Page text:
By Lisa Johnston
New products on display at the American International Toy Fair, held in N
A coalition of 15 states and the city of New York has sued the federal Department of Energy (DOE) for failing to adequately raise the energy-saving standards for nearly two dozen household appliances that use large amounts of electricity, gas and oil.
The lawsuit, filed here earlier this month in Manhattan Federal Court, charges the DOE with violating congressionally enacted mandates to adopt stronger energy-saving standards by clearly specified deadlines stated in the law.
According to the federal government's own numbers, the standards sought by the lawsuit would generate substantial savings for consumers and reduce air pollution and global warming emissions from power plants, the states contend.
New York Attorney General Eliot Spitzer, who led the action, said, “As oil and gas prices hit record levels and the impacts of global warming become more apparent, it is profoundly disappointing that the federal government has failed to adopt these crucial energy saving standards. The law requires it, and common sense dictates it. These standards will save energy and money for consumers and help protect our health and environment.”
Congress established initial efficiency standards 18 years ago for a wide range of household and commercial products, including clothes washers, dryers, room air conditioners, dishwashers, ranges and ovens, and directed the DOE to periodically review and strengthen them. The suit charges that the DOE is six to 13 years behind schedule and has not adopted any appliance efficiency standards since January 2001.
Based on the DOE's own estimates, the average annual energy savings could meet the total annual energy needs of between 3 million to 12 million American households, depending on how fast the new standards are phased in and what the new standards are, the states said. Annual electricity savings alone could be approximately equal to the output of 13 to 42 large power plants, the DOE said.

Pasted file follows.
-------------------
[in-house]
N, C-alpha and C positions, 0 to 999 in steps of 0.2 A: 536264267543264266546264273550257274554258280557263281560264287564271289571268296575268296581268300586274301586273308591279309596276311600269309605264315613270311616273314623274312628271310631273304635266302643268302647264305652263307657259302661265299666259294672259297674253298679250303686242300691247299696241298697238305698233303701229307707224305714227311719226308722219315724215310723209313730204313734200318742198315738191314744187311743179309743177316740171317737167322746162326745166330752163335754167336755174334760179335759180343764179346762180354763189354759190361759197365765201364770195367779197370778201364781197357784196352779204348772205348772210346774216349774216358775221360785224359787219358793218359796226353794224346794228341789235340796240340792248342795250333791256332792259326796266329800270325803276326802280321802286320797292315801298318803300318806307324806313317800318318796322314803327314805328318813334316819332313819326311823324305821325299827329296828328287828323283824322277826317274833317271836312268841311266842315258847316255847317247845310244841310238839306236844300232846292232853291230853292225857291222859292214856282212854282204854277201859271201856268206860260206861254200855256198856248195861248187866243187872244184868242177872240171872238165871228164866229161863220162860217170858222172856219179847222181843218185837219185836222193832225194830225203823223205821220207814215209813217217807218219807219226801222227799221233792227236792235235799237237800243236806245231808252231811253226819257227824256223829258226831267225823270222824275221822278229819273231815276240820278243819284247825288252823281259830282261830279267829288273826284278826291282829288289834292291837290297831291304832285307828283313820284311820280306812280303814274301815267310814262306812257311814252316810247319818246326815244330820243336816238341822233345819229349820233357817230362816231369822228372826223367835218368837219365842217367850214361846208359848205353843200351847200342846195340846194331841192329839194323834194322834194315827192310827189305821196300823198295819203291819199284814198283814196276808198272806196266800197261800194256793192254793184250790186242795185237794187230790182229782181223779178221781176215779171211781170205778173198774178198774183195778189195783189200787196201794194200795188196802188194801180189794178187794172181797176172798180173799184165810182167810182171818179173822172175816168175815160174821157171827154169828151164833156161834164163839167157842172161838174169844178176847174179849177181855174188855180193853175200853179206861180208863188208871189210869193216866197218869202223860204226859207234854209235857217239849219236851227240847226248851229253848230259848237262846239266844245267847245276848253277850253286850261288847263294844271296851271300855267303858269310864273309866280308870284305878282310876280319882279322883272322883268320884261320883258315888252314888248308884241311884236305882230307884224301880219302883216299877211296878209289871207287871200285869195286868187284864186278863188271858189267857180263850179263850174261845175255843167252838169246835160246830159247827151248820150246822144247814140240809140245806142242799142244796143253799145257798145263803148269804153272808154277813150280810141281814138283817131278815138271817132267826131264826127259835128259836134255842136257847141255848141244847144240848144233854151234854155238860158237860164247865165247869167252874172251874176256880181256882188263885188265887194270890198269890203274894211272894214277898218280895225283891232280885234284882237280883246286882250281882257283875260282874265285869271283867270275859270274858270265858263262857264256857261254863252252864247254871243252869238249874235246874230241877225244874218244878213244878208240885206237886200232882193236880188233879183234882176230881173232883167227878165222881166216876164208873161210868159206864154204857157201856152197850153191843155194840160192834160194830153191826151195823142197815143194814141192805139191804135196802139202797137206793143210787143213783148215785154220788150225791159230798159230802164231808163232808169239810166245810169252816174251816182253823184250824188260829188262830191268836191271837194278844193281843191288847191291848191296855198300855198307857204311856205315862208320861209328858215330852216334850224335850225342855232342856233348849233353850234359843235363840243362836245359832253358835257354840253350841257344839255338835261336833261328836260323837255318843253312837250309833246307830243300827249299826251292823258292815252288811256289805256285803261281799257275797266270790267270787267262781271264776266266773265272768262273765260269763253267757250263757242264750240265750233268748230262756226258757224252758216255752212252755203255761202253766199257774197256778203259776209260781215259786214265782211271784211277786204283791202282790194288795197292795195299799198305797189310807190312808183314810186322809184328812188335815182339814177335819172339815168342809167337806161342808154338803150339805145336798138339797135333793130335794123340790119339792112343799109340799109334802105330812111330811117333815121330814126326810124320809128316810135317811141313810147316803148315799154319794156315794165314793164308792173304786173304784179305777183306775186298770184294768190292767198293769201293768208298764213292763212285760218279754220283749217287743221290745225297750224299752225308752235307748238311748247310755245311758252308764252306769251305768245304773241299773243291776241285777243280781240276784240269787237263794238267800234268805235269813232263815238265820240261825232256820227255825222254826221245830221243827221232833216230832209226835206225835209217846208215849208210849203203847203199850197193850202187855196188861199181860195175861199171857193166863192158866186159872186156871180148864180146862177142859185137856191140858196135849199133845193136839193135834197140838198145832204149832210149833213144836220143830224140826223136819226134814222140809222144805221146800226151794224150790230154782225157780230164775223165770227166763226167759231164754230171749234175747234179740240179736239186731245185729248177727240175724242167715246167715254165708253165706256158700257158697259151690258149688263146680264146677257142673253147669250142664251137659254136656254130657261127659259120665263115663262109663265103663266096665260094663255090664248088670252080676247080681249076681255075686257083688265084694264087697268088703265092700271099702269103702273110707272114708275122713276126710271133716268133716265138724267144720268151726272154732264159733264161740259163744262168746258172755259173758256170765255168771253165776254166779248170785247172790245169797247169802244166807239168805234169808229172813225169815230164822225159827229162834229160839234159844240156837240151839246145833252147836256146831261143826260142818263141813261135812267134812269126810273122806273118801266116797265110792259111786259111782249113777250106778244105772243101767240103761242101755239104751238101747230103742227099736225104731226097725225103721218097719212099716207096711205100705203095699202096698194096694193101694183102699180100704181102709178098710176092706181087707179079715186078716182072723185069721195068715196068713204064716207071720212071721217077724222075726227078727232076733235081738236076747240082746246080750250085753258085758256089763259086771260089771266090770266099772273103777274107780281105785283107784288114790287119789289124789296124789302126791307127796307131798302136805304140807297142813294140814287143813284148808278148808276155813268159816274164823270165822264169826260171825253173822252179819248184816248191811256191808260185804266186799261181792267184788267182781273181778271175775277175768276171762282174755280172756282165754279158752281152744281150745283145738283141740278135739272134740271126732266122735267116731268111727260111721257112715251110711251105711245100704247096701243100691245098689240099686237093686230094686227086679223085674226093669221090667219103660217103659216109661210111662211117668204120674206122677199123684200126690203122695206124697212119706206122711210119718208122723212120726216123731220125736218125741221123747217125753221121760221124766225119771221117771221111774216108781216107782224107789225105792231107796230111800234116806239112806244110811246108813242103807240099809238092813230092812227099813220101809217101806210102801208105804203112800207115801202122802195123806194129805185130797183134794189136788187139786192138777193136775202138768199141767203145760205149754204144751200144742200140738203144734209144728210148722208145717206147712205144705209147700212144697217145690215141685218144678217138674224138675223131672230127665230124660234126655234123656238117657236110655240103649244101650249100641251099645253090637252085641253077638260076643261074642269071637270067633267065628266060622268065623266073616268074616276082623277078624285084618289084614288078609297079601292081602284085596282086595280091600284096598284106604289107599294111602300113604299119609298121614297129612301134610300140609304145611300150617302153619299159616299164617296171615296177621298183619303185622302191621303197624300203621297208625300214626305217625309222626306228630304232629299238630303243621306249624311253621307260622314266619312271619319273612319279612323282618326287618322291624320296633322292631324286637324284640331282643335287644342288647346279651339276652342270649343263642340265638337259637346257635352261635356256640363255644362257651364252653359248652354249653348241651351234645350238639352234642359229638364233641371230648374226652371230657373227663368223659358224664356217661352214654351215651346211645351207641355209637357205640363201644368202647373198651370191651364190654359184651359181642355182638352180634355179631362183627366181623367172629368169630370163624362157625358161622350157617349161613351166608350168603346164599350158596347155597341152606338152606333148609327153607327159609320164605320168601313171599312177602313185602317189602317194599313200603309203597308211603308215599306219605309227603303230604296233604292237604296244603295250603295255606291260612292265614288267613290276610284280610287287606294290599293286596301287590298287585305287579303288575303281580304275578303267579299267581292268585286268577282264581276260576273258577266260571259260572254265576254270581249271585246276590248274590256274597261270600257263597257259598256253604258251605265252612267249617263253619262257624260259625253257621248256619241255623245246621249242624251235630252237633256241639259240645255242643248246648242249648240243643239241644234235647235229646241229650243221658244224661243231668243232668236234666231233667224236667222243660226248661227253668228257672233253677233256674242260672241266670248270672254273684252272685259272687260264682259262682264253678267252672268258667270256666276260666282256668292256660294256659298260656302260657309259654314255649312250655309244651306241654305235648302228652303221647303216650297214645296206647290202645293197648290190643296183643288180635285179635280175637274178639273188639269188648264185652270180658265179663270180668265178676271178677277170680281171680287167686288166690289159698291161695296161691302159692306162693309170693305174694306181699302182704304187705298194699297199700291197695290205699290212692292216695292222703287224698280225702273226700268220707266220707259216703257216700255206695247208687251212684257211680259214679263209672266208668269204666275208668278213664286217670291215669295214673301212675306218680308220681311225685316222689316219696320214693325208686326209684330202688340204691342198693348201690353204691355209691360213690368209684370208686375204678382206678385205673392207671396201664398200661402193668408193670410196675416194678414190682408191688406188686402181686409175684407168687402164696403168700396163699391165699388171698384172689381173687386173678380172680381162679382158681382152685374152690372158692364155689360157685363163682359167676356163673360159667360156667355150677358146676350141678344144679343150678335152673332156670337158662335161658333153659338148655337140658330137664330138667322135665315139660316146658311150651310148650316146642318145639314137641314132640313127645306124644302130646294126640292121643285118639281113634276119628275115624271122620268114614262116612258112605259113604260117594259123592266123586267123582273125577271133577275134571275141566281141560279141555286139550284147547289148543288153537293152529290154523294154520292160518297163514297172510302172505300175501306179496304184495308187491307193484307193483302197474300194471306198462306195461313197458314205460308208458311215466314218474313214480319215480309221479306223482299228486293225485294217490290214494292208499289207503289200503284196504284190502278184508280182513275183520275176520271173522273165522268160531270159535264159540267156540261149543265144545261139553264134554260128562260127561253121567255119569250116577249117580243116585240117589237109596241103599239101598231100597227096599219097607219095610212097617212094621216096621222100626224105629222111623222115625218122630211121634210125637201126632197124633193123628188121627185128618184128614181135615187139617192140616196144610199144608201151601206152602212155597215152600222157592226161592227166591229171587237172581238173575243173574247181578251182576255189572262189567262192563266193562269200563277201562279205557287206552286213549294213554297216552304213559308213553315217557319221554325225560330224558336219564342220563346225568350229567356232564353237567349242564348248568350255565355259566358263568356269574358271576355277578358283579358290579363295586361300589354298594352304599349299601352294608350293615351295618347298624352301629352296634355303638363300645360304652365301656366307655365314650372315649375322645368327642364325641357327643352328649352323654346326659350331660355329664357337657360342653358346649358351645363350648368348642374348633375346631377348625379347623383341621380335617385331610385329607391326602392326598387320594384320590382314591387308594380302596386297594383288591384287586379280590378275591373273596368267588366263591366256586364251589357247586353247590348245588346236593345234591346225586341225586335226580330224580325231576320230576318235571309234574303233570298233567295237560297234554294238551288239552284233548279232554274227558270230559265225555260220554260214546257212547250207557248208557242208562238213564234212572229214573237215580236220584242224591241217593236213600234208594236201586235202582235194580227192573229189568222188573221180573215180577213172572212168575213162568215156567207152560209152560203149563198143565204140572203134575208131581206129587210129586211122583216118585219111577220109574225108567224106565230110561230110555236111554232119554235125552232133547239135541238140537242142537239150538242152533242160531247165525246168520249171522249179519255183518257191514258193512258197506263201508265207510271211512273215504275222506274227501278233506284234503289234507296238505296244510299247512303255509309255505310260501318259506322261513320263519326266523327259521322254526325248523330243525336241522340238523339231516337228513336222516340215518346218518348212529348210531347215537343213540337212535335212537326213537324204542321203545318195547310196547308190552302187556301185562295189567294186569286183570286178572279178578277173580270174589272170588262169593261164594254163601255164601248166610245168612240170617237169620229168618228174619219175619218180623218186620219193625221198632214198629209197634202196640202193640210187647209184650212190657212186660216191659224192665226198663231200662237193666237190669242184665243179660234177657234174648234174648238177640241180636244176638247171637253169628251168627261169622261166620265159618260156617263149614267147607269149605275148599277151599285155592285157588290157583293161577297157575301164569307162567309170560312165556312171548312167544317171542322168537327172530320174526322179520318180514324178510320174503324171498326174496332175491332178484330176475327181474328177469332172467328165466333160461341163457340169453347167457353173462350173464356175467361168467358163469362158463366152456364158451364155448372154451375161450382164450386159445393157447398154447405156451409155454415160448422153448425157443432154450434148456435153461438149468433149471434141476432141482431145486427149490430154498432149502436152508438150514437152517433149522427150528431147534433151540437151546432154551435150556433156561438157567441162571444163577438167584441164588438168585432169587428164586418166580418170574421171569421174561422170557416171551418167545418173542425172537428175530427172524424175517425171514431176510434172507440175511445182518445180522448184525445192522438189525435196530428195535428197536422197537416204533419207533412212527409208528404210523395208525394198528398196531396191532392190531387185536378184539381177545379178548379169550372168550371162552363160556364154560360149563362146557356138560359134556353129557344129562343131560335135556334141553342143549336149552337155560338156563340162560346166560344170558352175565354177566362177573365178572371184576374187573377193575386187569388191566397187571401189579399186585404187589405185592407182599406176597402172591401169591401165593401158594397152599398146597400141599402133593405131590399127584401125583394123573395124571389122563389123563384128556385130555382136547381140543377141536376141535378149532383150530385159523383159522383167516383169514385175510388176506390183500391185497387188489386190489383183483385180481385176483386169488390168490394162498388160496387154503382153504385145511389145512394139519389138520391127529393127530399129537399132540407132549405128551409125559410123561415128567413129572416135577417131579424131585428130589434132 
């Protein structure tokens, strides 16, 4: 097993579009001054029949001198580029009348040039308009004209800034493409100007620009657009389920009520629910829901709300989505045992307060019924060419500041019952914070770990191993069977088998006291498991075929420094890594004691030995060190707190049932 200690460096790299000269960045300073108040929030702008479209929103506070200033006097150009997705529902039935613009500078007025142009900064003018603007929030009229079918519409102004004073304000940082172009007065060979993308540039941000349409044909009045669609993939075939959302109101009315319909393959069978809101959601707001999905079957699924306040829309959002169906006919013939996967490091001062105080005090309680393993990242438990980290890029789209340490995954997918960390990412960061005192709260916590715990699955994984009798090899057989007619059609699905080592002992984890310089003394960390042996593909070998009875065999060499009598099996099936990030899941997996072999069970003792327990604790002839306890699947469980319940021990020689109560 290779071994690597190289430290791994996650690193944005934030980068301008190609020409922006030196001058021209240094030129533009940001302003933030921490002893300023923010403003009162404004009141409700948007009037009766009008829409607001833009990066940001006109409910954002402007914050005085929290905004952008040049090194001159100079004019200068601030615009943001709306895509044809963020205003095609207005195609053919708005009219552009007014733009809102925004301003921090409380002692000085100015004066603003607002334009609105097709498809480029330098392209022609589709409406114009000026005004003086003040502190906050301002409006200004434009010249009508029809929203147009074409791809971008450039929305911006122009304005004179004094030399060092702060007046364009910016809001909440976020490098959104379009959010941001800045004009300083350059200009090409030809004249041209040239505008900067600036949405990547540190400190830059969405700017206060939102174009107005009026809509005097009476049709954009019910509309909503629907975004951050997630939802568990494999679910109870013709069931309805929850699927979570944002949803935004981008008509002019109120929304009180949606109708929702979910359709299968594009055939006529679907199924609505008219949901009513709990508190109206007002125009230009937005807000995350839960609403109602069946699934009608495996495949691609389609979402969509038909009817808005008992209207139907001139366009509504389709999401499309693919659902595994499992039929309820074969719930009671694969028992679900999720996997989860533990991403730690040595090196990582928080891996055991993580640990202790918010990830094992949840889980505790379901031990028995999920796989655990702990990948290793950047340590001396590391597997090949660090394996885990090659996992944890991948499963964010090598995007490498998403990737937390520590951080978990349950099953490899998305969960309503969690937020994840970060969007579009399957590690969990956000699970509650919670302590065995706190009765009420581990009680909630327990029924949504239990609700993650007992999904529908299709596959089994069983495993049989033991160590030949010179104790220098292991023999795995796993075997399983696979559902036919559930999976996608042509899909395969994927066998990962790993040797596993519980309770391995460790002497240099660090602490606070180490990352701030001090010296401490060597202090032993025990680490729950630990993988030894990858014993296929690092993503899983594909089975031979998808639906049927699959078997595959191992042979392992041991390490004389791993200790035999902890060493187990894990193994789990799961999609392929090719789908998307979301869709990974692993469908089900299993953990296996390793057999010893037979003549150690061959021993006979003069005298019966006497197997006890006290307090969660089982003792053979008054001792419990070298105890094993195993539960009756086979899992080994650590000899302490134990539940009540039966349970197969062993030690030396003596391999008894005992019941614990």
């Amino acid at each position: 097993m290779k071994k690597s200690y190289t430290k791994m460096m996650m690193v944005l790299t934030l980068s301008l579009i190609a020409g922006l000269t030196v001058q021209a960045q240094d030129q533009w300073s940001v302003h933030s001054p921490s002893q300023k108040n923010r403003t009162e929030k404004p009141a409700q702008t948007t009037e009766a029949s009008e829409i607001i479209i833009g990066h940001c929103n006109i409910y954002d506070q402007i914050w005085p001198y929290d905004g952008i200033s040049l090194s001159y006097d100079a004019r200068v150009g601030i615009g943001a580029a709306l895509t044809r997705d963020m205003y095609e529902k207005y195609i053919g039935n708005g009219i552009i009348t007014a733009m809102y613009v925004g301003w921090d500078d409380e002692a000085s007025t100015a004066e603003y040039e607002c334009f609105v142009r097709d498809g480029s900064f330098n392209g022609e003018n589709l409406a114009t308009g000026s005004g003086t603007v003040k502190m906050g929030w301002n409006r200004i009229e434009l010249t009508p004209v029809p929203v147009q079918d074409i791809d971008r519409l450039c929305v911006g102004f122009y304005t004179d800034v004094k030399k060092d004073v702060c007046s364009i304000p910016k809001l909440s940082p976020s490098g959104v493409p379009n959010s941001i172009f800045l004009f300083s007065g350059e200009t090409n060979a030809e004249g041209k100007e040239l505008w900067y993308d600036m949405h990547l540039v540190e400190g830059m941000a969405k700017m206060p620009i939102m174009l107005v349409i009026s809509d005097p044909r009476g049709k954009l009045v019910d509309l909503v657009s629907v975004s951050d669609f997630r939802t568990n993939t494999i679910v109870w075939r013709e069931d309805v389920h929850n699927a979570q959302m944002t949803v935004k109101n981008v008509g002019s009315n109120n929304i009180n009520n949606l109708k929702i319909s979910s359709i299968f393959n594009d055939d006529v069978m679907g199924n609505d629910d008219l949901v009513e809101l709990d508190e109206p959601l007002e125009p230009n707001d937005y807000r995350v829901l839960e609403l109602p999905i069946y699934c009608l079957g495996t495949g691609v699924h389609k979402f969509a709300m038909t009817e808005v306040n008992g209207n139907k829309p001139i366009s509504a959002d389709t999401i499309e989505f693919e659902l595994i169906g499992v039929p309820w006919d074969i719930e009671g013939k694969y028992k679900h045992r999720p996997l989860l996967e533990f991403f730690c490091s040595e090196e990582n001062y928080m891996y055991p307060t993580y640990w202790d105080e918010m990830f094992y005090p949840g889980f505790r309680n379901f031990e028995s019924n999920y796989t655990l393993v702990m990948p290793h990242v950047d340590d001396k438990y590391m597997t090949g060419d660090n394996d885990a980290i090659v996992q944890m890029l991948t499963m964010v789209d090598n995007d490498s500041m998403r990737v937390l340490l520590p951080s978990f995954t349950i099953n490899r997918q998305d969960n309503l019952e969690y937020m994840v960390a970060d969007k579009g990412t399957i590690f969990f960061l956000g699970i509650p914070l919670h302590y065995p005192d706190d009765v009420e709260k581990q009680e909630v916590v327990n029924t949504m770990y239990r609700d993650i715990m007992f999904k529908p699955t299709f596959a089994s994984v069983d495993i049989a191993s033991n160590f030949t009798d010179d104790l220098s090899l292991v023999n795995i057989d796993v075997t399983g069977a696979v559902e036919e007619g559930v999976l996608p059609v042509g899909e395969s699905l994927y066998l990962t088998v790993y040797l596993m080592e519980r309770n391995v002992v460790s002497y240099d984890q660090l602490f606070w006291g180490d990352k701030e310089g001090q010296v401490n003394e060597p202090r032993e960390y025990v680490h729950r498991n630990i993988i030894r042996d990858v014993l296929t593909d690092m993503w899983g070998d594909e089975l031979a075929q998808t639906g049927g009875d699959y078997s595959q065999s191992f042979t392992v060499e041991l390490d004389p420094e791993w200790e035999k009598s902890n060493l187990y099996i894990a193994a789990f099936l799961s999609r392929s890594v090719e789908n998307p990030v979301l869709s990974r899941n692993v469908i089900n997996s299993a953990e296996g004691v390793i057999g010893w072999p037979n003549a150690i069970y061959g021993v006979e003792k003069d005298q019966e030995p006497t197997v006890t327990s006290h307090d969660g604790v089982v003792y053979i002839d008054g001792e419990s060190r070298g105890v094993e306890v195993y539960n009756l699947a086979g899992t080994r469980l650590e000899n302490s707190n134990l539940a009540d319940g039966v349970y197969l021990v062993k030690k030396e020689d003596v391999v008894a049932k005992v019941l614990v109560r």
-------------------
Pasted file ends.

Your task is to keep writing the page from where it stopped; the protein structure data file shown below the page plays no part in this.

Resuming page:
Energy efficiency experts estimate that existing federal appliance efficiency standards are expected to lower electricity costs by over $20 billion per year by 2010. But the new and strengthened standards that Congress required, and that the states are suing to implement, would further increase those savings, the suit charges.
The states wrote to the DOE on July 1, requesting that it commit to a binding schedule for the establishment of stronger efficiency standards, and warned that without such a schedule they would seek an injunction compelling the agency to do so. The states filed suit 60 days later after the DOE failed to respond to their letter.
Other states joining the action include California, Connecticut, Illinois, Massachusetts, New Jersey, New Mexico, North Carolina, Pennsylvania, Rhode Island and Wisconsin.
Illinois Attorney General Lisa Madigan noted: “Efficient appliances benefit everyone. They save money for consumers, conserve scarce resources and reduce damage to the environment. Particularly in these times of shortage and spiraling energy prices, there is no excuse for delaying efficiency standards.”
Added New Jersey Attorney General Peter C. Harvey: “We need stronger efficiency standards for appliances that will reduce electricity demand, reduce the drain on our energy resources and reduce pollution. By ignoring a congressional mandate to adopt such standards, the Department of Energy has left us more vulnerable in the current energy crunch. We are taking legal action to ensure that there is no more foot-dragging on this issue.”
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